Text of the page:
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transit and the single rider

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  • Steve Geller
    ... This is another of the popular reasons why people avoid riding transit if they have any choice. We just don t like to sit close to strangers. It s not
    Message 1 of 14 , Jul 12, 2004
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      >Oddly enough I've just come across this site :- ADVANCED TRANSPORT
      >GROUP Transport for the Future NEW! Advanced Transport Systems'
      >Website. They happen to be based in my city, Bristol. see
      >http://www.aer.bris.ac.uk/atg/ultra.html
      >Seems to be basically a monorail or urban light rail concept but
      >with car-sized cabins rather than multi-person compartments. A big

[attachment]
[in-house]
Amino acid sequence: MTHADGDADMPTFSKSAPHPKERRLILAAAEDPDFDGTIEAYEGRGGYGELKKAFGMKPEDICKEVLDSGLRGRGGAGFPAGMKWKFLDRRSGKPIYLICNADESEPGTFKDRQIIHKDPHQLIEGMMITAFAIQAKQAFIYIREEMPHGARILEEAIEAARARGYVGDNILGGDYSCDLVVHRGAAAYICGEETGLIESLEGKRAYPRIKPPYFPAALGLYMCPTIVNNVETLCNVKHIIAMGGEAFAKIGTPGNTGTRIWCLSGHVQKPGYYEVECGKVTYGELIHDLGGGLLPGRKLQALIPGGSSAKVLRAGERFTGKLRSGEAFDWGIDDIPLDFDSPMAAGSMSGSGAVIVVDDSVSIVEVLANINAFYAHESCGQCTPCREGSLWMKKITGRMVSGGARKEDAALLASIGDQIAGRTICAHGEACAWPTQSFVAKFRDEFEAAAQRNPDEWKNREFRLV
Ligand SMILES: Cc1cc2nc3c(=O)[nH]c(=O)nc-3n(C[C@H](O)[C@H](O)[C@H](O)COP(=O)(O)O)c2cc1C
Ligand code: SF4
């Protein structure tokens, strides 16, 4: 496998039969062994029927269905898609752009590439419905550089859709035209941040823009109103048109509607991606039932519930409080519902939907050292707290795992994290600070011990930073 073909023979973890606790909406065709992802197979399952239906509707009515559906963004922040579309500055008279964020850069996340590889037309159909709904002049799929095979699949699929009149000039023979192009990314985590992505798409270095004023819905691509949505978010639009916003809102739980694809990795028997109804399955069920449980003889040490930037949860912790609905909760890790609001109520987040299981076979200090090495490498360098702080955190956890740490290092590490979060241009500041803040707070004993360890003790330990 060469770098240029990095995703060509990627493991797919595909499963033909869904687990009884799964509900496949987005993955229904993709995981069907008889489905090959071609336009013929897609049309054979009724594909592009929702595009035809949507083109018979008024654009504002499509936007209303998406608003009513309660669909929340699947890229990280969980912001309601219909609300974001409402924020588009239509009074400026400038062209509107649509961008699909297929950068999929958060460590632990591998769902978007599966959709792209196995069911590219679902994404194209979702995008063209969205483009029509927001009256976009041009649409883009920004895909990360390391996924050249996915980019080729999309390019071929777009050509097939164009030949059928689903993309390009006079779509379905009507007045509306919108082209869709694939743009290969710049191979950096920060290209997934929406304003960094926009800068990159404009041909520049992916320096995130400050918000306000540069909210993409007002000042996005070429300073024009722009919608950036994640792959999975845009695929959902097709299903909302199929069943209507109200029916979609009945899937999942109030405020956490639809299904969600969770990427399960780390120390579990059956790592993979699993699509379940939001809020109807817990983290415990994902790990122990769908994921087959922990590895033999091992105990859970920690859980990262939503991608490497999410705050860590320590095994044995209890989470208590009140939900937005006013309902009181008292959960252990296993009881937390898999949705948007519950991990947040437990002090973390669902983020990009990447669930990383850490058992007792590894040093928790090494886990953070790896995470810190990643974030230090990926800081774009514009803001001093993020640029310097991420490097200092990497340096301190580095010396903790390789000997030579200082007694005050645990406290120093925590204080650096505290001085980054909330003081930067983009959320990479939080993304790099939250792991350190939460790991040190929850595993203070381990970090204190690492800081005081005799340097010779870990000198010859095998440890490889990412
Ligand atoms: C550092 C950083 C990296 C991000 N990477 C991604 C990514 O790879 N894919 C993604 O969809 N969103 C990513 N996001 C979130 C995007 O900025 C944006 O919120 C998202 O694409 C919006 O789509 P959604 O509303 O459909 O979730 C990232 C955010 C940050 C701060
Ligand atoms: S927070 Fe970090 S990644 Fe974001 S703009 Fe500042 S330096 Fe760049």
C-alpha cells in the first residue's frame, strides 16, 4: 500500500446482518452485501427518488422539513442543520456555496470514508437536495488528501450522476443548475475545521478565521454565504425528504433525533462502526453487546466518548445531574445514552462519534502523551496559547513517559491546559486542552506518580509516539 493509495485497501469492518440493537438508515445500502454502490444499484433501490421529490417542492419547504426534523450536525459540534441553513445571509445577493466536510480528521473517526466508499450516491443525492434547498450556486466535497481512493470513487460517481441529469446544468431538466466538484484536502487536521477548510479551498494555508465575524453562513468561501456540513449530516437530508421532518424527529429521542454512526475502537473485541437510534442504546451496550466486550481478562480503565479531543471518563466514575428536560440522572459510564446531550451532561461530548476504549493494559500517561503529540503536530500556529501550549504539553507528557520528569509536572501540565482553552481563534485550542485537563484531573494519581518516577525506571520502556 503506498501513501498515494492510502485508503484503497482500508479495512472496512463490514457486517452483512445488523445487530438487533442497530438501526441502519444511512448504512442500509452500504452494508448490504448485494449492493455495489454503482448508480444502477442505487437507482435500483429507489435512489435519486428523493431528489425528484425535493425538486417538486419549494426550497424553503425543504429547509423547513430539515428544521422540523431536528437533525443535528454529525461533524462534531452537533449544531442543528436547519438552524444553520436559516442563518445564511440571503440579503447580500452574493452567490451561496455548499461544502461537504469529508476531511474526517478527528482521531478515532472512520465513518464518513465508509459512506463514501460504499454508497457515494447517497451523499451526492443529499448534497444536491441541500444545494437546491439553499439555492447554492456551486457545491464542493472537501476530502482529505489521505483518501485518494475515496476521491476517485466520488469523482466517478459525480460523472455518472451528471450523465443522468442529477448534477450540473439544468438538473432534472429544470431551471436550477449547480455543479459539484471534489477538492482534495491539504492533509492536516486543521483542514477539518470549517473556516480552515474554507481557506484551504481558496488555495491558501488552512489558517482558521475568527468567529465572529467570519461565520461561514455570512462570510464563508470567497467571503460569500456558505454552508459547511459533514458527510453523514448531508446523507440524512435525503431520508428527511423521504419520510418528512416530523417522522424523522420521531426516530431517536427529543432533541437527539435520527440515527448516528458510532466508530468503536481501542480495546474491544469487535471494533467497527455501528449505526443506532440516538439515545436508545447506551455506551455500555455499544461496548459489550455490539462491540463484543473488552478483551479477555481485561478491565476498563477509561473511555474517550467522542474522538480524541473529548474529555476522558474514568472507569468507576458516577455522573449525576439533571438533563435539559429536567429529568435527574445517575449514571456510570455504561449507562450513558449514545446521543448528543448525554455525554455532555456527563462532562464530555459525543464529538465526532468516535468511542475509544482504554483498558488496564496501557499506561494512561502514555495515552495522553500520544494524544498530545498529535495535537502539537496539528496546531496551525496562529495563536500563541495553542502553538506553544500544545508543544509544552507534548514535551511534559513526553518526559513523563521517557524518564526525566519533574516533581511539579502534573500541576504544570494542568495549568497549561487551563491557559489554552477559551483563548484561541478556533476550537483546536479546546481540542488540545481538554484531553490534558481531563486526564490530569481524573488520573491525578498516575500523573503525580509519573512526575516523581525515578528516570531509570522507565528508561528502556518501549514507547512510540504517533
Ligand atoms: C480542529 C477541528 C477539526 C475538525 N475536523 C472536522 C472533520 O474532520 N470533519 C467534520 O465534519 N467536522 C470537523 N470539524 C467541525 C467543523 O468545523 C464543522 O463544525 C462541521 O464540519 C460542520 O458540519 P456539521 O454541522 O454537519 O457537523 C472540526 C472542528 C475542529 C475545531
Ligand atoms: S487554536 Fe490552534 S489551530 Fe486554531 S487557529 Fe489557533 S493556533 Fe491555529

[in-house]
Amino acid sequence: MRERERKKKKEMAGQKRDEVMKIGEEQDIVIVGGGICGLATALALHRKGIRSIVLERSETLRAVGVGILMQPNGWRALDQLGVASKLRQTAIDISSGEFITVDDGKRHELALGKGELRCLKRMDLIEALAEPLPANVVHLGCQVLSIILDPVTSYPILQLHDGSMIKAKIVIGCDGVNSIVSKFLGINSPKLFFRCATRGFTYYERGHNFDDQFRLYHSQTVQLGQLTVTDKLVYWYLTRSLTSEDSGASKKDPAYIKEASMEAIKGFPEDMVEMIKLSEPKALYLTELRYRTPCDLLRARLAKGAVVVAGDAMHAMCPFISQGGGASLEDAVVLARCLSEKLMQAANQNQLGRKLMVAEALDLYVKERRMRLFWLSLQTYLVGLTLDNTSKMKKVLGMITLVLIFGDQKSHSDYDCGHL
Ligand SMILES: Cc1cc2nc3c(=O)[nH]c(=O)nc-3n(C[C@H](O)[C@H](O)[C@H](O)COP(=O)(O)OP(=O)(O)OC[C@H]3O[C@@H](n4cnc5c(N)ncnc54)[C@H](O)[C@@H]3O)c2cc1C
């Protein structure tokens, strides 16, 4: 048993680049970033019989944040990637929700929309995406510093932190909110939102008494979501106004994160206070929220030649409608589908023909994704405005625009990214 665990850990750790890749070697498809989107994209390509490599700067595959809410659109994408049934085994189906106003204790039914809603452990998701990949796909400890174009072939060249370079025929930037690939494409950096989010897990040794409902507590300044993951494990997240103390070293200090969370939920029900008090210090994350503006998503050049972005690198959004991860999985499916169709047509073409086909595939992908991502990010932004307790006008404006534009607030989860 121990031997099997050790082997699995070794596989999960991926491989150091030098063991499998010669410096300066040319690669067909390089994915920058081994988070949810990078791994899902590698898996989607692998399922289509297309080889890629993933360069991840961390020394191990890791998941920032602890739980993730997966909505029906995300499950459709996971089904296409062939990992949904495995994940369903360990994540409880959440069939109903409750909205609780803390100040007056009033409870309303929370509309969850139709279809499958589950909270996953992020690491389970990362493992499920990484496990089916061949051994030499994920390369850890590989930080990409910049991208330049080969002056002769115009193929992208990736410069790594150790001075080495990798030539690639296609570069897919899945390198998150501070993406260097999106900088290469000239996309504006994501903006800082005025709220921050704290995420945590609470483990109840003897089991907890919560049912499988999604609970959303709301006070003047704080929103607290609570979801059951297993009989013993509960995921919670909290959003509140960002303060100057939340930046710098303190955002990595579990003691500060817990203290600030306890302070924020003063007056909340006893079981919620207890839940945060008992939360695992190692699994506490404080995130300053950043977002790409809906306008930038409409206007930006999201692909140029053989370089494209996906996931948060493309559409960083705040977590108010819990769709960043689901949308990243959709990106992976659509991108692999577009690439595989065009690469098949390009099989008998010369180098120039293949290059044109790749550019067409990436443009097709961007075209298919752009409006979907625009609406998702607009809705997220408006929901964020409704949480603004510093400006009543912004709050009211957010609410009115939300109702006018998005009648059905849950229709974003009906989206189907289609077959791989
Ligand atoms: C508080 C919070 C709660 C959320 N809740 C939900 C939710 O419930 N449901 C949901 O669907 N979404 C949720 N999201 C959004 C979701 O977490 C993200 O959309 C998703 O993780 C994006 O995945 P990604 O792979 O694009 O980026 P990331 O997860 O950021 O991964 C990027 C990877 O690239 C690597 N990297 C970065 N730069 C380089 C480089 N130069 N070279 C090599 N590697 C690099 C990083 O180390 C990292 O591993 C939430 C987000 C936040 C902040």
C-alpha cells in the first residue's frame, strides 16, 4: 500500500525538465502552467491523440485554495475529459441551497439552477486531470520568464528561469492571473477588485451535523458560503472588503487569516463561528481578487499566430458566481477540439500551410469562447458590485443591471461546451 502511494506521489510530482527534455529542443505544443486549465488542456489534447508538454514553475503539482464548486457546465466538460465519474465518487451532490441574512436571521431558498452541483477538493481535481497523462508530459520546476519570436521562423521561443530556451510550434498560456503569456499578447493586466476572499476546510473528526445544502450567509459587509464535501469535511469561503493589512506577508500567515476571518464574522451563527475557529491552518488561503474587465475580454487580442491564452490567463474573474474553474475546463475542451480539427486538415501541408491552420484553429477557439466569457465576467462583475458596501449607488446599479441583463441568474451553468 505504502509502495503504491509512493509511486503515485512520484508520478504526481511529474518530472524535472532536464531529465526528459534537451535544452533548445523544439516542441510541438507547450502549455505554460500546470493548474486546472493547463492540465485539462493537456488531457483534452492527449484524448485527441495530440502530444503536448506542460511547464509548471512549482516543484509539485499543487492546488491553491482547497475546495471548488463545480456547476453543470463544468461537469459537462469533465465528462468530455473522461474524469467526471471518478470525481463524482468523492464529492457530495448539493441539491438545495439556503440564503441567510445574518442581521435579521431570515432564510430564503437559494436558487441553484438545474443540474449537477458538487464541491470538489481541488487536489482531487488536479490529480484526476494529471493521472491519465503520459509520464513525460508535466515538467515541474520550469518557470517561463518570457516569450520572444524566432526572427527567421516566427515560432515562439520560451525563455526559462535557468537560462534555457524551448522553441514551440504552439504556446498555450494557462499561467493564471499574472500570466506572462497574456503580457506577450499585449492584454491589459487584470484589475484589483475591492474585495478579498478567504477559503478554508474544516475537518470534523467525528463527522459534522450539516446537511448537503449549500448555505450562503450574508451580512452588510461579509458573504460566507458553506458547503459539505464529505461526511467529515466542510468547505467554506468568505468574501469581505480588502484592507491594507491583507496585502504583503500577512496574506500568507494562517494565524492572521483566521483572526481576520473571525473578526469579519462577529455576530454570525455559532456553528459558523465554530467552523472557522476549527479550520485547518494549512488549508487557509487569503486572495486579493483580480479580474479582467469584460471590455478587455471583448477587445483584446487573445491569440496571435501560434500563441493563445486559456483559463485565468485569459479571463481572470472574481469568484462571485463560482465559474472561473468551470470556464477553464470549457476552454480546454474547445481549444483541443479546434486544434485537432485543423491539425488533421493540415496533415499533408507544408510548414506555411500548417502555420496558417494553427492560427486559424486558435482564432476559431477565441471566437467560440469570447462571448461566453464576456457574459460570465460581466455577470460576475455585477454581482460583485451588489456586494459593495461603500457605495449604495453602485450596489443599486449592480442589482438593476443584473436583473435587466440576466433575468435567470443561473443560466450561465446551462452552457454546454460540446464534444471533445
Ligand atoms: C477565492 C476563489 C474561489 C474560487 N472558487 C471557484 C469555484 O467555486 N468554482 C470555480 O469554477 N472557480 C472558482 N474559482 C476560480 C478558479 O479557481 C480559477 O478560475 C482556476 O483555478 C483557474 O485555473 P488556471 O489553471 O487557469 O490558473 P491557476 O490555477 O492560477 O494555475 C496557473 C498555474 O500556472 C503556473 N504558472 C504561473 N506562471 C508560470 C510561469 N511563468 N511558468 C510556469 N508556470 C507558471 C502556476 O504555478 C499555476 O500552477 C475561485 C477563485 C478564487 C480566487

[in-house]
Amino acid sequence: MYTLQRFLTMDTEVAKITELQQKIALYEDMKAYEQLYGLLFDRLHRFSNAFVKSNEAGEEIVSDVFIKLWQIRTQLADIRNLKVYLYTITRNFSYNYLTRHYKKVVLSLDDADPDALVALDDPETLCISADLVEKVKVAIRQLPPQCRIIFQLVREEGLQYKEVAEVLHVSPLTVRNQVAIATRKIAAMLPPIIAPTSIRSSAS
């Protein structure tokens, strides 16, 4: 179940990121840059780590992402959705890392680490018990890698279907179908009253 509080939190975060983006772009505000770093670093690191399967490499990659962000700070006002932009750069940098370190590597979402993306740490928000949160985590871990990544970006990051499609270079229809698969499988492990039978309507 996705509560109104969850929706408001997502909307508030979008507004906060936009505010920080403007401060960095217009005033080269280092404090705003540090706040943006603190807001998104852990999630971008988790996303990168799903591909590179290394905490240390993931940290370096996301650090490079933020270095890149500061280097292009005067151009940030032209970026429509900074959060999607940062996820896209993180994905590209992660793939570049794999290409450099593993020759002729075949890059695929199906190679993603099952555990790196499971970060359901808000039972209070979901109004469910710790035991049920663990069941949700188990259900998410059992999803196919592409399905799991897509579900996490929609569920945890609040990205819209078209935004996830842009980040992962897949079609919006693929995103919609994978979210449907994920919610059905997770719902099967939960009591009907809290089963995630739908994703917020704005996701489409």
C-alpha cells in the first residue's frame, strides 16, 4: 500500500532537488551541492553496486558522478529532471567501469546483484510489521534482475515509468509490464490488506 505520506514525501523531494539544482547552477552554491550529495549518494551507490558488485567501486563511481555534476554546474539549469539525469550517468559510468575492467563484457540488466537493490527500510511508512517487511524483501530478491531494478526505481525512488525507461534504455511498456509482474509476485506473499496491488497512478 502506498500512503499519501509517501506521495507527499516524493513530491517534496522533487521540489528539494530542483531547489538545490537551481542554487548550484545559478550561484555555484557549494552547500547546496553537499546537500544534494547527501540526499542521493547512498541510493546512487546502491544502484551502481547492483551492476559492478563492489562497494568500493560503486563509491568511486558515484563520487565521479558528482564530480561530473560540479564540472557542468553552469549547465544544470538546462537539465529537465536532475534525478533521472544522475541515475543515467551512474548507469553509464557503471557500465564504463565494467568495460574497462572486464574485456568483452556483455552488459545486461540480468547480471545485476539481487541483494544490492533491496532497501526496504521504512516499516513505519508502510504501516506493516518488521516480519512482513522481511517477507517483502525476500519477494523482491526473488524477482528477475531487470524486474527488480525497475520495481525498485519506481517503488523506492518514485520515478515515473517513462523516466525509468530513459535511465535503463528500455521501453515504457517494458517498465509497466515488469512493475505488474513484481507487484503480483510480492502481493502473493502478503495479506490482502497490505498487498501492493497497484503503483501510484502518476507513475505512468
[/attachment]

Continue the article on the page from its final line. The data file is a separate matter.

>selling point they claim is that 'No-one is required to travel with
      >another passenger.... '.

      This is another of the popular reasons why people avoid riding transit
      if they have any choice. We just don't like to sit close to strangers.
      It's not "pandering" to accomodate this; city people don't live
      in large vilage-like groups.

      There's a vehicle similar to the ULTRA being developed in
      the San Francisco area. It's called the Cybertran, with about 20
      people per car. It too will operate like a self-service elevator/lift.
      One pushes a button for the destination and software
      decides where the intermediate stop will happen.
      It's a very good idea.

      Some of the transit vehicles in San Francisco have single seats
      in a few places. The commuter train going south has single seats
      in the upper level.

      I wonder if transit would get a whole lot more popular if most of the
      seats were singles?
    • T. J. Binkley
      ... I m always baffled when I hear comments like this. Those who don t like to sit next to strangers would do themselves a tremendous service to get out of
      Message 2 of 14 , Jul 12, 2004
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        >This is another of the popular reasons why people avoid riding transit
        >if they have any choice. We just don't like to sit close to strangers.